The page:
Kubernetes Ingress has been around for a while. It helps to expose services in the cluster to the external world and provides basic traffic routing functionalities. But for advanced networking features, DevOps and architects have to rely on vendors and their CRDs and custom annotations.
If you have ever written custom annotations on NGINX Ingress, you know how tedious the process is. Luckily, Kubernetes Gateway API is here to solve it and some other drawbacks with native Ingress.
What is Kubernetes Gateway API
Kubernetes Gateway API is a collection of resources that helps to standardize the specifications for implementing Gateway/Ingress rules in Kubernetes. Gateway API provides resources, such as GatewayClass, Gateway, and *Route, which are also role-delineated (see Fig. A).
Fig.A – Kubernetes Gateway API resources
The resources help DevOps and architects to configure basic to advanced networking rules in Kubernetes without relying on vendor-specific CRDs and annotations. There are various implementors and integrators of K8s Gateway API.
Challenges of native Kubernetes Ingress
Kubernetes Gateway API is introduced to solve some pressing challenges with native Kubernetes Ingress:
- Limited functionality: Native K8s Ingress only provides basic load-balancing functionality. Advanced traffic routing capabilities, such as path-based routing, require DevOps folks to configure tedious custom annotations provided by their respective Ingress controller.
- Lack of standardization: Vendors providing Ingress controllers have their own annotation specifications. If DevOps has to switch Ingress controllers, they have a learning curve regarding vendor-specific CRDs and annotations. Besides, they will have to rewrite the current vendor’s specifications using the new ones. It takes a reasonable amount of time to write and test annotations before they can be implemented.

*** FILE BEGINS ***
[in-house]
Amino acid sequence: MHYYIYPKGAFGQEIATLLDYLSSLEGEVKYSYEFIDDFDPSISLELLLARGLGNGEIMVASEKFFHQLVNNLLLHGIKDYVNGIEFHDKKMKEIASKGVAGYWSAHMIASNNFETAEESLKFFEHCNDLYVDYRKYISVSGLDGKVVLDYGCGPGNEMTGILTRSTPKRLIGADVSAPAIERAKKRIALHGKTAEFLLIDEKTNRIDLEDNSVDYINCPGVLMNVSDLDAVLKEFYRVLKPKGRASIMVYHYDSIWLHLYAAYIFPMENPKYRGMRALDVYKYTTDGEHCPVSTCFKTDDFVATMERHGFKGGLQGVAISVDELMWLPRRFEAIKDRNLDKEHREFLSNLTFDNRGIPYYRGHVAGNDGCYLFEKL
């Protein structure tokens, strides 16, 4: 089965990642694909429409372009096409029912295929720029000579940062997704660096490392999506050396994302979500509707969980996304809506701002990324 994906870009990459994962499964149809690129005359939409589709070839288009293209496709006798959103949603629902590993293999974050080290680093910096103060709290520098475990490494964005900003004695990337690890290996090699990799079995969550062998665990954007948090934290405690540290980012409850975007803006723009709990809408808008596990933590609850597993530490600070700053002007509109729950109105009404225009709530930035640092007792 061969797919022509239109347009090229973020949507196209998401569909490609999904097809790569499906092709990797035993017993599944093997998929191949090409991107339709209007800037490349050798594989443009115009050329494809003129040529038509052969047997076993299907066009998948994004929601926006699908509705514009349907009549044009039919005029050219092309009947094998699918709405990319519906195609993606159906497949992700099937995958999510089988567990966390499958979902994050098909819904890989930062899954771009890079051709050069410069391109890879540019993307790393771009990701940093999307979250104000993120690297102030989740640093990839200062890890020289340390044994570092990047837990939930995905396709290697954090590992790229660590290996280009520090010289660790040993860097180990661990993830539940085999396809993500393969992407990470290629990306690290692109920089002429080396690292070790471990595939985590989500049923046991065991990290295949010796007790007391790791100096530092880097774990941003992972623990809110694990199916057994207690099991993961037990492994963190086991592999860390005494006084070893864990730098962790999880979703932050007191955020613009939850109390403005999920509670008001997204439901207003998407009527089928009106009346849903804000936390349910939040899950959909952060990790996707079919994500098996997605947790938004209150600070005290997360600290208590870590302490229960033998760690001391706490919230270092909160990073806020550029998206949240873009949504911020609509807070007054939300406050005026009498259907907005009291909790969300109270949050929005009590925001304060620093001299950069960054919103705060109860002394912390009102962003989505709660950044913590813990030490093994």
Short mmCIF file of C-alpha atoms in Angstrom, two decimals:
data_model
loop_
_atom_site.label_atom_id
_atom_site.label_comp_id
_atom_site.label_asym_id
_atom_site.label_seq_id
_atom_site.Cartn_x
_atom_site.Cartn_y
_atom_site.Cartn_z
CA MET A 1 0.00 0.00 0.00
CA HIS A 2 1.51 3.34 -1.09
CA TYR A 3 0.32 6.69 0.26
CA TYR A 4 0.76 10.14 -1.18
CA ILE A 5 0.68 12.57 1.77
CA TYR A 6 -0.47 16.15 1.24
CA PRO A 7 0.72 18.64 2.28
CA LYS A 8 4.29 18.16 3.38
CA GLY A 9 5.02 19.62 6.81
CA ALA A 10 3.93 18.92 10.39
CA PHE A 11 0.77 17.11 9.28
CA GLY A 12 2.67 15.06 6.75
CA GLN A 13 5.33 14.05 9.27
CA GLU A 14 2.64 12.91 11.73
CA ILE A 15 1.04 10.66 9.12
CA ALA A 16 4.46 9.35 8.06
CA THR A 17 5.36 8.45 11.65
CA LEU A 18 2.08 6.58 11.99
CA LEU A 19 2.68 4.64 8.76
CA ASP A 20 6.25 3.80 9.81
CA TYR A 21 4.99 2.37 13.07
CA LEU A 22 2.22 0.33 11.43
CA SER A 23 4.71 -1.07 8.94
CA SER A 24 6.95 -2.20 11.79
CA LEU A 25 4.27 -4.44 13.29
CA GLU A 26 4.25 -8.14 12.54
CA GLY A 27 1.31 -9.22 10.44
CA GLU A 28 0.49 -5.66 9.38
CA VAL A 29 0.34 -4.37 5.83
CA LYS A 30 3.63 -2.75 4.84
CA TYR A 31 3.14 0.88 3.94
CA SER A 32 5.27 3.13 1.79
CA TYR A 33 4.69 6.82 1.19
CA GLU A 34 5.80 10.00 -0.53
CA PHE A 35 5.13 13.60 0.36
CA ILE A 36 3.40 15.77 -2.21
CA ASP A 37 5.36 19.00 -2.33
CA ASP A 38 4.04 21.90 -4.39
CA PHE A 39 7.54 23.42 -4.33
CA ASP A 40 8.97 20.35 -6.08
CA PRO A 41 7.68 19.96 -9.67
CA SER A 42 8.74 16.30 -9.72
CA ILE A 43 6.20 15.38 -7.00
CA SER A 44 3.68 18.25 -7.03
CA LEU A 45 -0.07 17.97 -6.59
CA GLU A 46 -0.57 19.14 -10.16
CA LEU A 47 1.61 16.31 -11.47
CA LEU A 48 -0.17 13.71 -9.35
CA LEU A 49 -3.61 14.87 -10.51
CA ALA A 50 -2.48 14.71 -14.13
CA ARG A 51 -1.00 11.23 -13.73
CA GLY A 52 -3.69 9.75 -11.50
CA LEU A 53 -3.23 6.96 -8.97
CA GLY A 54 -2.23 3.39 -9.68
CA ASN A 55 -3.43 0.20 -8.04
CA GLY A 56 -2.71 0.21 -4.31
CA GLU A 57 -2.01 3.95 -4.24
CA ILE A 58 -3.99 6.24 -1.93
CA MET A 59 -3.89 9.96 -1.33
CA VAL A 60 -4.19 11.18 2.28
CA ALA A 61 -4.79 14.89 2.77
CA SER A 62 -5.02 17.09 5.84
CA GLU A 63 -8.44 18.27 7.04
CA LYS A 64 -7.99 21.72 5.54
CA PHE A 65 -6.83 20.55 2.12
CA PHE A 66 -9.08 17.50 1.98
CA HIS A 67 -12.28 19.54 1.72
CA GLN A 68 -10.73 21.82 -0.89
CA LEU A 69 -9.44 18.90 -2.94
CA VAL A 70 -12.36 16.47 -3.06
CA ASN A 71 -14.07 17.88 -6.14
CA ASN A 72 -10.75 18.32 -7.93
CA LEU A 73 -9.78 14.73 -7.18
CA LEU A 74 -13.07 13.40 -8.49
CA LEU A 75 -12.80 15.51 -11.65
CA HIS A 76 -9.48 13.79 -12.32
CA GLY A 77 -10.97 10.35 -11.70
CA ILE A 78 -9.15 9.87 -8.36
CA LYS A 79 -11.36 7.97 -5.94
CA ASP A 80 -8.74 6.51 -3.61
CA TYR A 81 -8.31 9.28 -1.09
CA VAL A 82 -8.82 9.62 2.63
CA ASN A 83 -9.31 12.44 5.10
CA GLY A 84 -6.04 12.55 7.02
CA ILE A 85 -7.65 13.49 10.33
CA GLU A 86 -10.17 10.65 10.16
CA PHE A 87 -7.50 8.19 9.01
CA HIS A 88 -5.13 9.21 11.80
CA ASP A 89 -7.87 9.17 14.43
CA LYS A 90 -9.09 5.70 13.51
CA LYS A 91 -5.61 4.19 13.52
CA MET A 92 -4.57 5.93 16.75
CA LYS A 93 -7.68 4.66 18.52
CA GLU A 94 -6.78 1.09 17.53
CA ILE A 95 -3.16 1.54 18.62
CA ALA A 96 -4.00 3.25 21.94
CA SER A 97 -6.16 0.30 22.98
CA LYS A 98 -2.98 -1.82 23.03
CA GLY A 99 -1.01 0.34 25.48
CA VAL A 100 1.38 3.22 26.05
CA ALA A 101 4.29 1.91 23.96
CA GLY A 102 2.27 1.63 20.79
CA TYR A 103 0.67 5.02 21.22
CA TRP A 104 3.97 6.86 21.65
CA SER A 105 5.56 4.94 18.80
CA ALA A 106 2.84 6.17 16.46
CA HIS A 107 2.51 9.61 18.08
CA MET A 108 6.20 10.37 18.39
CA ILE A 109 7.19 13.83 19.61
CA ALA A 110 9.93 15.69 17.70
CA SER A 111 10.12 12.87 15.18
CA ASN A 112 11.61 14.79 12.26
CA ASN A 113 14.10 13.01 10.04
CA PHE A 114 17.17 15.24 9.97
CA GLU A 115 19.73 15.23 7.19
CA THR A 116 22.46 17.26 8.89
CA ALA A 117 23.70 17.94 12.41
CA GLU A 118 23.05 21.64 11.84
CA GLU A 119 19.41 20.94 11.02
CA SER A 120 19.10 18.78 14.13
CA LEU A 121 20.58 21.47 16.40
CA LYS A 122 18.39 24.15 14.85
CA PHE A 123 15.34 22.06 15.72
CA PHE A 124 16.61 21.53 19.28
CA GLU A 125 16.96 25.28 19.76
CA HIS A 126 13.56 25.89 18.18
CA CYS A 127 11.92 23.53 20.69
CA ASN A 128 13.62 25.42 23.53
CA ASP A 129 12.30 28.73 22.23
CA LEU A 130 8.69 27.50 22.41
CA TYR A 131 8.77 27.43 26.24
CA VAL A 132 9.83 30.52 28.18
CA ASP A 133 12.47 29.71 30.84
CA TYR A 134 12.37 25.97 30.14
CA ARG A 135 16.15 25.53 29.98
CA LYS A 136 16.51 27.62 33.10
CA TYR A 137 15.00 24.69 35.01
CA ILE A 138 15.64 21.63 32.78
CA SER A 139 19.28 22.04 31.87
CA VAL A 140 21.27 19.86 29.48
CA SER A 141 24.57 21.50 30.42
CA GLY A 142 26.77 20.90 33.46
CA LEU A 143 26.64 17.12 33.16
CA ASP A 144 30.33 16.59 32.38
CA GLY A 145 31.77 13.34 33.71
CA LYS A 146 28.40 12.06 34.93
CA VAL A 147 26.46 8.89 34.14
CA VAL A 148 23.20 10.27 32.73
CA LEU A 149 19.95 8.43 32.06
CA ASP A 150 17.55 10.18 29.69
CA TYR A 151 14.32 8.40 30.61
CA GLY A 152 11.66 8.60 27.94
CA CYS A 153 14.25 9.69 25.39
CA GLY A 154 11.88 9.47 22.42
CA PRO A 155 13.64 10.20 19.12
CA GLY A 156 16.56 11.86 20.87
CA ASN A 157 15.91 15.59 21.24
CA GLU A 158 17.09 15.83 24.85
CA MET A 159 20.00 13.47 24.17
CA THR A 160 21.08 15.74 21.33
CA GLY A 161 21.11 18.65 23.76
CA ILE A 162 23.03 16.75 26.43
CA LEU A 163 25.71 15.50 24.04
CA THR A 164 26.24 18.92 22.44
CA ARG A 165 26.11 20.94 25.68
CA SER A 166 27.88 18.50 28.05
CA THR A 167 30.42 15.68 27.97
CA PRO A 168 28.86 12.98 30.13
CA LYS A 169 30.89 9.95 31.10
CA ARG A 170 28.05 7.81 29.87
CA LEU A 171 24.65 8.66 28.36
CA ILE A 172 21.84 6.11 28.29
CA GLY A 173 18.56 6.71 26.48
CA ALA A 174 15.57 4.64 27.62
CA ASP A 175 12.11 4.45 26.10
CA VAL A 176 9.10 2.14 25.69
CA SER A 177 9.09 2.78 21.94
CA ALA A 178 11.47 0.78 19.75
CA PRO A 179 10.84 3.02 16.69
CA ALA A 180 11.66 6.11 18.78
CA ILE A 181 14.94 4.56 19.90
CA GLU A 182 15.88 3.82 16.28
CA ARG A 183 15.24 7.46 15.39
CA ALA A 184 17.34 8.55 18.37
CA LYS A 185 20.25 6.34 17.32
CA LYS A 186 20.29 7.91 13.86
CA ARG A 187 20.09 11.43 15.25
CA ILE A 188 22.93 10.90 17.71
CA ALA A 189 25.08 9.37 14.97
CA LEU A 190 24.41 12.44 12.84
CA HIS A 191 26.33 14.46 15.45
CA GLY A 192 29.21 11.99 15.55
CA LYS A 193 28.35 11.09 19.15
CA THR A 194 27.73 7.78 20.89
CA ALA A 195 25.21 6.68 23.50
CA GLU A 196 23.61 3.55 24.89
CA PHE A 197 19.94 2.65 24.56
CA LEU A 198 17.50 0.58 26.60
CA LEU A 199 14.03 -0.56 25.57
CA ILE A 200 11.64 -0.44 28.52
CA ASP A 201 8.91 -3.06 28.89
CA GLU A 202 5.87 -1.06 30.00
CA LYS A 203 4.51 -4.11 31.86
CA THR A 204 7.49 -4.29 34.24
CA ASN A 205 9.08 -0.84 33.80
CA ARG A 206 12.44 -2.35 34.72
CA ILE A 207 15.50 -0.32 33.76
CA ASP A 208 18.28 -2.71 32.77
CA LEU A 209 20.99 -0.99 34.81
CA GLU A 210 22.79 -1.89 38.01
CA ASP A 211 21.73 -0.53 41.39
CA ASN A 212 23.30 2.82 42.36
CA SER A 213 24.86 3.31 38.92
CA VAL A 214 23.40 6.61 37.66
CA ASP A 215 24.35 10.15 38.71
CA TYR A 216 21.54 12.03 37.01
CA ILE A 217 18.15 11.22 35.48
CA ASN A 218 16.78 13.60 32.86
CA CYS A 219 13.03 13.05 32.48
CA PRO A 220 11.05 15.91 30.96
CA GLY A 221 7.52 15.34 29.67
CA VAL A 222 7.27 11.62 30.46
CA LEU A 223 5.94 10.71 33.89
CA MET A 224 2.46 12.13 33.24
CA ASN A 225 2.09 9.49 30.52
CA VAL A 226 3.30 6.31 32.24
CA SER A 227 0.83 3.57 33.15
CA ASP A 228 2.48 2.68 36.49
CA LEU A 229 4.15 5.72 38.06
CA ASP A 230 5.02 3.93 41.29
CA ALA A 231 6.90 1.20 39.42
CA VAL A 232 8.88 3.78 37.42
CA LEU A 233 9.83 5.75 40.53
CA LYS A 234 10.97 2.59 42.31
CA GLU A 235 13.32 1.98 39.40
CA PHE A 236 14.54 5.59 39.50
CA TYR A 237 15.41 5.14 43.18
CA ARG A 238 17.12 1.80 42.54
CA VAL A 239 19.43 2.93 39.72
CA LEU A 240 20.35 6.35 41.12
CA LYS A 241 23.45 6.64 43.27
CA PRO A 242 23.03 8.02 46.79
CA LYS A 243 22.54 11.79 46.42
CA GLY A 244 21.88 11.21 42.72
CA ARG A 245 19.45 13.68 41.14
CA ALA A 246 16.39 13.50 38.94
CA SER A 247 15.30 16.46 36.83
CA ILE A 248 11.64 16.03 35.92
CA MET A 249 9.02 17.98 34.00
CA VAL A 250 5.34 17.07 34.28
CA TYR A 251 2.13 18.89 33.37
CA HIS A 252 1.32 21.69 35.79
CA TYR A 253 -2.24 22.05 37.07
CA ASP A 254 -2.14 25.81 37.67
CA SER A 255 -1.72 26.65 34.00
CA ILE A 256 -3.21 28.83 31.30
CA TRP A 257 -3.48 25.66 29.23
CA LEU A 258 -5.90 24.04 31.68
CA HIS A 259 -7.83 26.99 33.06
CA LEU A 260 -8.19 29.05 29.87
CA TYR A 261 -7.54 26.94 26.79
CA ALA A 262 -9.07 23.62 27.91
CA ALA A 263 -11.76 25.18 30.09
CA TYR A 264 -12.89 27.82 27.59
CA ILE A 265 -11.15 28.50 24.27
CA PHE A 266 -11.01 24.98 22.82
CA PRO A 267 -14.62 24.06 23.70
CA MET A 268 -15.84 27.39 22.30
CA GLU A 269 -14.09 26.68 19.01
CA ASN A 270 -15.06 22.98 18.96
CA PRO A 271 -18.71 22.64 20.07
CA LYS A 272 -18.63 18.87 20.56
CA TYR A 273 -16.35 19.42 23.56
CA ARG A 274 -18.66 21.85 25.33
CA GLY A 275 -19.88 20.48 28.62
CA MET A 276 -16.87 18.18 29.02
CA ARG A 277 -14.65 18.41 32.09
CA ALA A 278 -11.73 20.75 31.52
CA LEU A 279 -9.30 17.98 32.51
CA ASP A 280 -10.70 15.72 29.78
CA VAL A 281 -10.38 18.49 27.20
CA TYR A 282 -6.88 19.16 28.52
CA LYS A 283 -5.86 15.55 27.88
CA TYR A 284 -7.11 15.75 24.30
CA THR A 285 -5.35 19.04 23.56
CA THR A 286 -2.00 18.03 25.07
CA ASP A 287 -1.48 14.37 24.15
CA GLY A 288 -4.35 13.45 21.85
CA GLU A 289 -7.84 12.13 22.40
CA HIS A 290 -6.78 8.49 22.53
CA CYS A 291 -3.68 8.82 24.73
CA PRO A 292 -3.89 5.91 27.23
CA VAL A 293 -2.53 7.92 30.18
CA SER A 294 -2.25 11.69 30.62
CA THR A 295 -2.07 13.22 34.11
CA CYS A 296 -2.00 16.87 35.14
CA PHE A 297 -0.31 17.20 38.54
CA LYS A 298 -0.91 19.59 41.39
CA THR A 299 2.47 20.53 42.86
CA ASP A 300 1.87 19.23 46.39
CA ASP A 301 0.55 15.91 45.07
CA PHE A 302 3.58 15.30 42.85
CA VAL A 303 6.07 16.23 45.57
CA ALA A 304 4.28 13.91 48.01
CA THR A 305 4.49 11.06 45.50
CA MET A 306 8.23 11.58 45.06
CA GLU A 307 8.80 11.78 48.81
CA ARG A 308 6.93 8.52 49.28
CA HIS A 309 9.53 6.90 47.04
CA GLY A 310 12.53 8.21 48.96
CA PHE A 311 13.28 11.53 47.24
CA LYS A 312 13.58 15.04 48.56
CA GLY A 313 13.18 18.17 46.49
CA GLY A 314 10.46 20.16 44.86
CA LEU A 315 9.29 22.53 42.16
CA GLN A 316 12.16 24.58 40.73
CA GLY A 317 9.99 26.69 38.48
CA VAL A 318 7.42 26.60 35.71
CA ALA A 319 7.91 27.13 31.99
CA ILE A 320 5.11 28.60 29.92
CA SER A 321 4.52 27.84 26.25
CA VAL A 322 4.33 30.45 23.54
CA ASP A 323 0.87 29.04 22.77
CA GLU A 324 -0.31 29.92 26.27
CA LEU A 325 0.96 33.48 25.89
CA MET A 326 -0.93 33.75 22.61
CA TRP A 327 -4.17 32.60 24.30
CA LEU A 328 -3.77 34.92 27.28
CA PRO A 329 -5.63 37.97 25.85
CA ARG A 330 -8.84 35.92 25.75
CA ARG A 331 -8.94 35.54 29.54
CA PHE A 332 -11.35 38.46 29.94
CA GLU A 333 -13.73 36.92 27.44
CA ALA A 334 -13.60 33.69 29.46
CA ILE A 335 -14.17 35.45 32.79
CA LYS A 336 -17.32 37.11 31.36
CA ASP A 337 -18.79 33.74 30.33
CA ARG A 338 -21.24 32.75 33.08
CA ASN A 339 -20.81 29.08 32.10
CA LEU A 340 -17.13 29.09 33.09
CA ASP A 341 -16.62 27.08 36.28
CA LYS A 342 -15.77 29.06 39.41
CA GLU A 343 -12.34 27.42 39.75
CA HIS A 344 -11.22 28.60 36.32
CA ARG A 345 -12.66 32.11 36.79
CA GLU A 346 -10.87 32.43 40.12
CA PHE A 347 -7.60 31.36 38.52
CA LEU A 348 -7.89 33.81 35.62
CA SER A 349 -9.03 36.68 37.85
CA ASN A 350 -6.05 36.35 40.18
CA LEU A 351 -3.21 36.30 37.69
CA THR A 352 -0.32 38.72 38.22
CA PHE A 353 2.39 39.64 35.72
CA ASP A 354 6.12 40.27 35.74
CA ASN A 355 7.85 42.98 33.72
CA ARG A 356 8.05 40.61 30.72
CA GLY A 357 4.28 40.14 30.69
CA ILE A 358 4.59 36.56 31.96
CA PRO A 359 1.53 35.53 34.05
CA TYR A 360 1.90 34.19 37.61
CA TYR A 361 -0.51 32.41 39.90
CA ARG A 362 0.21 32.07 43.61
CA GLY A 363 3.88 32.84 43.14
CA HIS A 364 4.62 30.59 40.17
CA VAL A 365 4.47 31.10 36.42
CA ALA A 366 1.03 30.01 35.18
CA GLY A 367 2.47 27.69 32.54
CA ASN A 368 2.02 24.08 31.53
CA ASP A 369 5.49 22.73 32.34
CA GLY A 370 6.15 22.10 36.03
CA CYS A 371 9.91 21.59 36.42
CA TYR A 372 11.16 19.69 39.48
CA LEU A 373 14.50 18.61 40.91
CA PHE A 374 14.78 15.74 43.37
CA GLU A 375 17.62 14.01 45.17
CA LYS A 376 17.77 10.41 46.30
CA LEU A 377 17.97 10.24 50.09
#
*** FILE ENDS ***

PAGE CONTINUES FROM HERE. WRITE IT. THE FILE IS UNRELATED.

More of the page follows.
- Single Ingress resource: Usually, in an enterprise, there will be a single Ingress resource, and multiple teams will work on it. An admin will create multiple Ingress objects for various app teams at max, but it is still hard to implement role-based access controls on any object. If proper RBAC policies are not in place, teams may mess up the route configuration.
Gateway API not only solves the challenges at the Gateway/Ingress-level, it could also evolve to manage service-to-service/east-west traffic within the same cluster.
(We have compared Gateway API and Kubernetes Ingress based on 4 dimensions. Check it out here: Kubernetes Gateway API vs Kubernetes Ingress.)
Kubernetes Gateway API resources and the request flow
Kubernetes Gateway API provides the following resources that give freedom for IT teams to work on resources that fall under their respective roles:
GatewayClass (infra provider)
The resource specifies the controller that implements the Gateway API CRDs associated with the class in the cluster. The Gateway API implementation controller is specified using controllerName, which then manages the GatewayClass.
In the above sample configuration, GatewayClass(es) with the controllerName: istio.io/gateway-controller will be managed by the Istio service mesh.
Gateway (Cluster admin/Architect)
A Gateway resource acts as a network endpoint that gets the traffic inside the cluster, like a cloud load balancer. DevOps or Infra team can add multiple listeners to the external traffic and apply filters, TLS, and traffic forwarding rules. Gateway is attached to a GatewayClass and is implemented using the respective controller defined in GatewayClass.
- name: default